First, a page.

It’s not super useful to have the laptop go to sleep every time I dock it and close the lid. I resolved this, as follows:

  1. Add the following lines to /etc/systemd/logind.conf:

    HandleLidSwitch=ignore HandleLidSwitchDocked=ignore

    • Note that this fixed the problem for me, even though it looked like the default settings here shouldn’t cause a suspend.
  2. Restart the system, or at least the systemd-logind service. (Either one of these will kill your i3 session, FYI.)

Problem Solving: Manually Switching Displays

As mentioned above, i3 doesn’t have any fancy control panels like Gnome for managing displays. Instead, displays need to be managed directly via the xrandr command line tool. Here are some sample commands I use to switch around my displays:

  • To turn on both LVDS-0, the laptop display and DP-3, the external 4K display at the same time:

    $ xrandr --output LVDS-0 --auto --primary --output DP-3 --auto --rate 30.0 --right-of LVDS-0

  • To switch to just DP-3, the external 4K display:

    $ xrandr --output LVDS-0 --off --output DP-3 --auto --rate 30.0 --primary

  • To switch to just LVDS-0, the laptop display:

    $ xrandr --output LVDS-0 --auto --primary --output DP-3 --off

Note: I initially ran into some trouble with this, until I realized that my laptop can’t drive DP-3 at the default 60.0 Hz. I learned this by logging back into Gnome, getting the displays configured the way I wanted them, and running xrandr with no options to see how things were actually configured.

Second Note: After connecting my external display, the xrandr commands to turn it on often fail. Still not sure why yet, but disconnecting and reconnecting it and trying again seems to fix it after a few tries.

Problem Solving: Audio Controls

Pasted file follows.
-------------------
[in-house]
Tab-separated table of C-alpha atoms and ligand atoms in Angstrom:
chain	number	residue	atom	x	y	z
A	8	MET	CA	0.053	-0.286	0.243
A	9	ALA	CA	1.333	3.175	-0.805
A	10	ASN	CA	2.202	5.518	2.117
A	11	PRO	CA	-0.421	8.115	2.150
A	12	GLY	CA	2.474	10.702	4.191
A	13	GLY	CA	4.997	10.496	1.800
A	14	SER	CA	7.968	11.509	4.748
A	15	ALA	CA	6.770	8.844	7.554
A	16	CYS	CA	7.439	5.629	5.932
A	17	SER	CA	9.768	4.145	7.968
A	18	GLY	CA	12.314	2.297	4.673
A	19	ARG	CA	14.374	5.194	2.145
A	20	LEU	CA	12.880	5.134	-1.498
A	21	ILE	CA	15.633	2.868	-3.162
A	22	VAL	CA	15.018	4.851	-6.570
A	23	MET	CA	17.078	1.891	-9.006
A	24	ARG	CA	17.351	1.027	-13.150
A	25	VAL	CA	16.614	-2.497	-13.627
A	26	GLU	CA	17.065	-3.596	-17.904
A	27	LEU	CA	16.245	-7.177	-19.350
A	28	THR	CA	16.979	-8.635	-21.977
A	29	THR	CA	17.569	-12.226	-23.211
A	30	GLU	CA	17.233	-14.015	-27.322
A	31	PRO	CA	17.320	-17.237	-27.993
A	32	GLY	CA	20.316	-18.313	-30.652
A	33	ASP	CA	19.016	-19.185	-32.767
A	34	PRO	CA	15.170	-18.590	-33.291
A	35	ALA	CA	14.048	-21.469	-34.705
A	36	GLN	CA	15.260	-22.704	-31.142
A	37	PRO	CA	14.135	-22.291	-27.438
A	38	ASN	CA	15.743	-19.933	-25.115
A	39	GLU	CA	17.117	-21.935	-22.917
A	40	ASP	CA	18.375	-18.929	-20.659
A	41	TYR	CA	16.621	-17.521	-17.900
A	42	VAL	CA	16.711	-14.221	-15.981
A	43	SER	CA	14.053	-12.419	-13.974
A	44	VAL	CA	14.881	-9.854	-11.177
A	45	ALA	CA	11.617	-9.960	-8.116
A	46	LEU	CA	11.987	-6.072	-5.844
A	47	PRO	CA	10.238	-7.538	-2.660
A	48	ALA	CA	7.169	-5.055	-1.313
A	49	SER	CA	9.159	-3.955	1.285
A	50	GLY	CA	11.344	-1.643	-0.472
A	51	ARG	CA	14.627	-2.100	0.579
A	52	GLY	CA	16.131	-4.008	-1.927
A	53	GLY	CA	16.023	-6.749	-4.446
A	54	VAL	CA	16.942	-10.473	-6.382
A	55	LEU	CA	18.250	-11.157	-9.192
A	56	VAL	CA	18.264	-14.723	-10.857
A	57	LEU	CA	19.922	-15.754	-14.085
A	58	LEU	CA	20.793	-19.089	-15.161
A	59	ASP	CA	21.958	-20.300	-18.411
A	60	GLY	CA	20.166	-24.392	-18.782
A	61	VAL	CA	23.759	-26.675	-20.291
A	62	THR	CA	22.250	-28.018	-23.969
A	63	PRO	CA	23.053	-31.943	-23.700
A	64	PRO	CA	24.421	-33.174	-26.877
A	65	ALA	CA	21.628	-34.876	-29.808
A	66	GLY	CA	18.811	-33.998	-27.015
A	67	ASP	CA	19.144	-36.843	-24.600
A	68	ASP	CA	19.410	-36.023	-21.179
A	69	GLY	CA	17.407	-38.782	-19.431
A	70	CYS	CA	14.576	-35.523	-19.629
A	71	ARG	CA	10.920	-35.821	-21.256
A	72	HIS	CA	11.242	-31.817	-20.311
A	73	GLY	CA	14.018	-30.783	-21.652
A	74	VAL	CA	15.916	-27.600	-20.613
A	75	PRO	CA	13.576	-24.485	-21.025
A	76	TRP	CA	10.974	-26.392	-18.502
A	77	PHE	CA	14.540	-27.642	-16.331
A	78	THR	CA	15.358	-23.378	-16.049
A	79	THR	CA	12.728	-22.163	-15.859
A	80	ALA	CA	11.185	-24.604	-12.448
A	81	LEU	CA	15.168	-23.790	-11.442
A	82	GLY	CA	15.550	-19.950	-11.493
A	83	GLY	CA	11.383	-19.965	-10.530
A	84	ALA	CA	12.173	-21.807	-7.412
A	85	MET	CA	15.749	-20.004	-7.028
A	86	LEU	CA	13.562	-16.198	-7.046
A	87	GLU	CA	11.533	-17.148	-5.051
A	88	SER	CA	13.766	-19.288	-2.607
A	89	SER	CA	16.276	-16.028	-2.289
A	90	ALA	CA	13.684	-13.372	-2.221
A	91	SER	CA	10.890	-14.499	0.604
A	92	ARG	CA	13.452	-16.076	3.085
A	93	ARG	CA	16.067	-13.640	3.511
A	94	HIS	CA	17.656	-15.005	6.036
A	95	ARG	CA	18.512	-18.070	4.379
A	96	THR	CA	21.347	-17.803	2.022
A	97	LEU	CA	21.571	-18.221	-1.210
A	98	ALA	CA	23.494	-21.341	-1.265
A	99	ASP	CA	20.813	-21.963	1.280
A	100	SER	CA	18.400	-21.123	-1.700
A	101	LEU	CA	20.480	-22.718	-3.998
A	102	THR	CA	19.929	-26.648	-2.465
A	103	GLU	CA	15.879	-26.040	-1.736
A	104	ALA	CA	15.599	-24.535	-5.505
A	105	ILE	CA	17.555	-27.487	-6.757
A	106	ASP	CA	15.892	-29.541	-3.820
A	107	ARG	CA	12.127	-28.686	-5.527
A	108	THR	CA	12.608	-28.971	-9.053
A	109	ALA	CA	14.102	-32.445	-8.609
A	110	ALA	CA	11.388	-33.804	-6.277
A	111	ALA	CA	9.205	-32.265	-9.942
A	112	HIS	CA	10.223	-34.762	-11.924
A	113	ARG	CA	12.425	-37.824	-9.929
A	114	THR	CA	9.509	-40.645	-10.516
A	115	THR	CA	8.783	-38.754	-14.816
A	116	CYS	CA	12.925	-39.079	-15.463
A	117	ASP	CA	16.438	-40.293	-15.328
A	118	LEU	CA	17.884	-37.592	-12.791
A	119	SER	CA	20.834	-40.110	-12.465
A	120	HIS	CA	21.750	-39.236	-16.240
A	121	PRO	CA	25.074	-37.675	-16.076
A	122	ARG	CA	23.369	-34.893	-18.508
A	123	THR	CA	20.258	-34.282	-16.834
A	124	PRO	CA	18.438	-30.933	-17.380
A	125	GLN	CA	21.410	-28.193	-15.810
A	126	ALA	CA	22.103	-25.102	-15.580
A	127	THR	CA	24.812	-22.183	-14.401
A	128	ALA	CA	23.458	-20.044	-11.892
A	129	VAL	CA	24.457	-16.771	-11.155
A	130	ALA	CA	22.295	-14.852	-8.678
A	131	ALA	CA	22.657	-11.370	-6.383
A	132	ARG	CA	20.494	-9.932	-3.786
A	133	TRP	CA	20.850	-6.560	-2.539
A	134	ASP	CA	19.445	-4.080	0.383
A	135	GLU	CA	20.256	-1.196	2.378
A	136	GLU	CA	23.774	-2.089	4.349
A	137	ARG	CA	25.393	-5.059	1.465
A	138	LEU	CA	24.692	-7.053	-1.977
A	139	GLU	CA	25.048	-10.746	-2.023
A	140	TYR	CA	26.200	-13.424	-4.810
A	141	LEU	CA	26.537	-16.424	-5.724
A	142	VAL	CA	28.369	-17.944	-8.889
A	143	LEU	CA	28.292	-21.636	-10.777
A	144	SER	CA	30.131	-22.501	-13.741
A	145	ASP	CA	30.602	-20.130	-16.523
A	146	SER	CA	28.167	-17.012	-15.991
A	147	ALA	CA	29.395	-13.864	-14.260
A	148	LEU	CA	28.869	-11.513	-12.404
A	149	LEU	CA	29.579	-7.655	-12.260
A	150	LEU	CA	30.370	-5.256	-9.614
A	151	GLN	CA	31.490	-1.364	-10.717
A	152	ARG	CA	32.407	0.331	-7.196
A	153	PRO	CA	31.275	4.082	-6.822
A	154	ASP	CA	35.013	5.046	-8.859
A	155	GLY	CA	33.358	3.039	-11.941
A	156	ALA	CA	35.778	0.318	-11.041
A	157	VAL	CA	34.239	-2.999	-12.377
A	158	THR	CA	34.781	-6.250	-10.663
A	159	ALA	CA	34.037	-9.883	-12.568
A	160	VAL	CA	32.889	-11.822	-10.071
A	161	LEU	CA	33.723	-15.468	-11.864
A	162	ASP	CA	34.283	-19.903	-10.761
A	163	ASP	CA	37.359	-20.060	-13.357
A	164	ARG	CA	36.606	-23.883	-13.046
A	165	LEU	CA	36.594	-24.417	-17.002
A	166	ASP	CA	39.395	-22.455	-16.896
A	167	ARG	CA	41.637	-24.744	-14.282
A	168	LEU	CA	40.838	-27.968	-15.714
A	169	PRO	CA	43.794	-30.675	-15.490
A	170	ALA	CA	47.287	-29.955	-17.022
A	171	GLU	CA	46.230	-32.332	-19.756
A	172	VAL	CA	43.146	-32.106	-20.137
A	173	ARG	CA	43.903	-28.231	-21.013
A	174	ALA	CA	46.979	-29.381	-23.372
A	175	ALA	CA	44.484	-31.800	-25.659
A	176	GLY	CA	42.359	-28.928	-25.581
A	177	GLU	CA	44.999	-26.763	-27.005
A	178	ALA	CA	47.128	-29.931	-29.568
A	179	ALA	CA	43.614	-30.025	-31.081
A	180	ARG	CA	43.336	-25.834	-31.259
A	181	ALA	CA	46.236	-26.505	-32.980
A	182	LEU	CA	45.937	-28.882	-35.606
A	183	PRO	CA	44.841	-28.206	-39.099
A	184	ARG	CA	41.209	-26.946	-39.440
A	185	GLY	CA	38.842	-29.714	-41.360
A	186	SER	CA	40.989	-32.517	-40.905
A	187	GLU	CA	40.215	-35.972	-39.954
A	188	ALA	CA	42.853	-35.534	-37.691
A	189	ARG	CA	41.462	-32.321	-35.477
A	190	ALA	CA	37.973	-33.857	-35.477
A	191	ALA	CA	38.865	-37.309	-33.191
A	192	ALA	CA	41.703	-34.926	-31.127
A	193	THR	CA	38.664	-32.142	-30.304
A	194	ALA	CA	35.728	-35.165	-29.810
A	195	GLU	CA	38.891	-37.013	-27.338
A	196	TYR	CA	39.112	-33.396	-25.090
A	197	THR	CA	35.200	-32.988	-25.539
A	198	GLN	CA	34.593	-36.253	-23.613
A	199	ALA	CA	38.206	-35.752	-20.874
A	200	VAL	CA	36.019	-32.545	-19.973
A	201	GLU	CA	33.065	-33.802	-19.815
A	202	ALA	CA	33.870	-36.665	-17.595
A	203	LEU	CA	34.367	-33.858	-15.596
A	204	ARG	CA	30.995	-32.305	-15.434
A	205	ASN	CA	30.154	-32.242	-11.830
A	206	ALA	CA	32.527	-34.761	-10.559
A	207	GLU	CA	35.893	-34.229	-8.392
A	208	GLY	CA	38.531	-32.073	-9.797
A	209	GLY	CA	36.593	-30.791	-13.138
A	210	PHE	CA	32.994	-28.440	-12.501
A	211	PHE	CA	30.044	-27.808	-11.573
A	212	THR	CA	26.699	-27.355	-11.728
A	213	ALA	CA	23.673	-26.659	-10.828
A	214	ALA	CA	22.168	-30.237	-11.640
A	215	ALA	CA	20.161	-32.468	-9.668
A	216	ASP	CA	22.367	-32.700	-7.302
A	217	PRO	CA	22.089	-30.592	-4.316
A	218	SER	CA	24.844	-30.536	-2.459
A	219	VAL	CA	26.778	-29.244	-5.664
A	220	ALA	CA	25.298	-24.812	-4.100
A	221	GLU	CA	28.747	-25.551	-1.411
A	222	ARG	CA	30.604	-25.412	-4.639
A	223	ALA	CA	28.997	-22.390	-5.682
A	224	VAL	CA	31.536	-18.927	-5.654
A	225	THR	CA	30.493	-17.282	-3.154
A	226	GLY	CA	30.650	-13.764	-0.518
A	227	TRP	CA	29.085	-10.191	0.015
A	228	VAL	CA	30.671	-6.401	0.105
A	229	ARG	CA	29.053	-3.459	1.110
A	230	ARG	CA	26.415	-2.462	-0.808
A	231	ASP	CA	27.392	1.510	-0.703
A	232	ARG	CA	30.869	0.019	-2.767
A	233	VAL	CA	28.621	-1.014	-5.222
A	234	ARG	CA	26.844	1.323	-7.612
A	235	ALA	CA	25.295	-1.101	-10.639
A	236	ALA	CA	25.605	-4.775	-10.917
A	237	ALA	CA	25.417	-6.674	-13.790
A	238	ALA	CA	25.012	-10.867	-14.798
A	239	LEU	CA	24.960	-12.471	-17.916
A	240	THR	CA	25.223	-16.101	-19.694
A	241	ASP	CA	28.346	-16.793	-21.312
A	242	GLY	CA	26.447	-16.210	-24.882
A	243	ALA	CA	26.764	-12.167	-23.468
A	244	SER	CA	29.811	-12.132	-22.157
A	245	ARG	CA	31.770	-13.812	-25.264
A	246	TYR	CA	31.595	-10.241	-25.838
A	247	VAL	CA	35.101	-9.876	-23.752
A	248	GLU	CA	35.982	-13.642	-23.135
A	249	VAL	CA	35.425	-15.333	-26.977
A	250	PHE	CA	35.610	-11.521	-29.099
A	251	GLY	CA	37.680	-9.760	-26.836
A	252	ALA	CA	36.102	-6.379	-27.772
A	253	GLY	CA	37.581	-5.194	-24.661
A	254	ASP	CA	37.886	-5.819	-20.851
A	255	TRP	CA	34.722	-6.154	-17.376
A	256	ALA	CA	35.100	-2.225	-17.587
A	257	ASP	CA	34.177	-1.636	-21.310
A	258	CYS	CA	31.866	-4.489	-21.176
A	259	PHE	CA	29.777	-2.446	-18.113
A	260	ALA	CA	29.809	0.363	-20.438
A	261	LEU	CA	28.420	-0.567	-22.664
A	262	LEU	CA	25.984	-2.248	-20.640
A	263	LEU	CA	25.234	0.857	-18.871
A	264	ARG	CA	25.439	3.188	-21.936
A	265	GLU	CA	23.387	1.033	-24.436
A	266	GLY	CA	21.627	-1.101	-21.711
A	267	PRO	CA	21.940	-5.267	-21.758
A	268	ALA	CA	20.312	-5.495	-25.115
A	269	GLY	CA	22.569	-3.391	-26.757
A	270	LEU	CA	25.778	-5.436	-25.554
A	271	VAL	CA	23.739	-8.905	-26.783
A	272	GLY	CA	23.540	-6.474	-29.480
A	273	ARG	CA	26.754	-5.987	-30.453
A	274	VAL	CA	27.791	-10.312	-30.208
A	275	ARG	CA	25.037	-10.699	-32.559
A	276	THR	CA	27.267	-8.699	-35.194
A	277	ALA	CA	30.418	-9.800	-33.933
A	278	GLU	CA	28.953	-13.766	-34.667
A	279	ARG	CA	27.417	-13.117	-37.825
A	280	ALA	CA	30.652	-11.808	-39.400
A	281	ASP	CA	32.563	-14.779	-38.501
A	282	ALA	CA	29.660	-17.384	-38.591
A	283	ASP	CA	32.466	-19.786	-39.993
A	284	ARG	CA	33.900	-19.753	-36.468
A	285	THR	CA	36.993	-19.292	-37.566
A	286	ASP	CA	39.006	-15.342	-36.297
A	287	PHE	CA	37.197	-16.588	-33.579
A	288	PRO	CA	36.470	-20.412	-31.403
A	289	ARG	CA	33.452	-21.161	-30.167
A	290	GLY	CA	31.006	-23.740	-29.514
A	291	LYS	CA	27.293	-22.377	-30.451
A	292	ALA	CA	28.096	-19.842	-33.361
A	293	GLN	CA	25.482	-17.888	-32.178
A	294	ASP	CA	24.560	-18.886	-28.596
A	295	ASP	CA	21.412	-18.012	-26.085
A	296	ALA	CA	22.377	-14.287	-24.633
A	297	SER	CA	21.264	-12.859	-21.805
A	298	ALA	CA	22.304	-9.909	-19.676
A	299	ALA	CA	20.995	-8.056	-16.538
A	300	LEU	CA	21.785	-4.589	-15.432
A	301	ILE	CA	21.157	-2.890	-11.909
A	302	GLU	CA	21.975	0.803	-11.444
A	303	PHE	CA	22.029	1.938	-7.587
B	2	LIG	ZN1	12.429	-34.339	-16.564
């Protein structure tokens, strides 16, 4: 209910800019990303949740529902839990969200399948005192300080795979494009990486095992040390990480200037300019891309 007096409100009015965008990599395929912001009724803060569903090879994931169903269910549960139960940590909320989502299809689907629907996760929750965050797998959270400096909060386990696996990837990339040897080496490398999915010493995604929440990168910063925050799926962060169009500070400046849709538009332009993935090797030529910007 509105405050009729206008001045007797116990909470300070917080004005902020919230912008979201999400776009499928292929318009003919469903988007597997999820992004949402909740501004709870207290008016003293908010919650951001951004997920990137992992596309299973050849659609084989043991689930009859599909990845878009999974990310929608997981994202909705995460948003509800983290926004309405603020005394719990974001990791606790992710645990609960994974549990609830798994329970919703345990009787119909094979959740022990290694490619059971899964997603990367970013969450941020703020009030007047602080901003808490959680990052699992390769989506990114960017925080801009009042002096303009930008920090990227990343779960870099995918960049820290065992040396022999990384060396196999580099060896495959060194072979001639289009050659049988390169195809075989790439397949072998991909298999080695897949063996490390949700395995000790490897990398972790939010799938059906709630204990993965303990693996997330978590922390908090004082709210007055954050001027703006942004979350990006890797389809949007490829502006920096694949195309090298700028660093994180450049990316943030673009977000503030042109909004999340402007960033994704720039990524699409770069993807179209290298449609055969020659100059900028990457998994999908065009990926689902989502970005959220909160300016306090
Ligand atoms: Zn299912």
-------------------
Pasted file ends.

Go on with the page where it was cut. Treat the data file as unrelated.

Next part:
i3 doesn’t come with any builtin way to manage volume, mute/unmute, etc. My Ubuntu system uses PulseAudio, so I can get by, though painfully, by using the command line utilities for it, as described here: http://terokarvinen.com/2015/volume-control-with-pulseaudio-command-line-tools.

If I wanted to, I could probably wire up those commands to some keyboard shortcuts and leave it at that, but I’d prefer to have a GUI, personally. My first try at this is using pasystray, which is prett terribly, but has the advantage of being available in Ubuntu’s default repositories:

$ sudo apt install pasystray
$ pasystray &> /dev/null &

This will add a little volume icon in the systray that you can hover over and then use the mouse wheel to change the volume. For some reason, every other option it has seems disabled. Whatever: good enough for now.

Problem Solving: Cheatsheet

I made a number of customizations to the default key bindings. Most notably, I switched out the default j k l ; bindings for Vim-muscle-memory-friendly h j k l. This and the other customizations I made are all great, but invalidate the visual layout cheatsheets that are provided towards the top of the i3 User Guide.

Happily, I came across a great online shortcut cheatsheet generator: Keyboard Layout Editor. Here are the layouts that I generated for my config:

mod Bindings:

i3 mod Bindings

mod+Shift Bindings:

i3 mod+Shift Bindings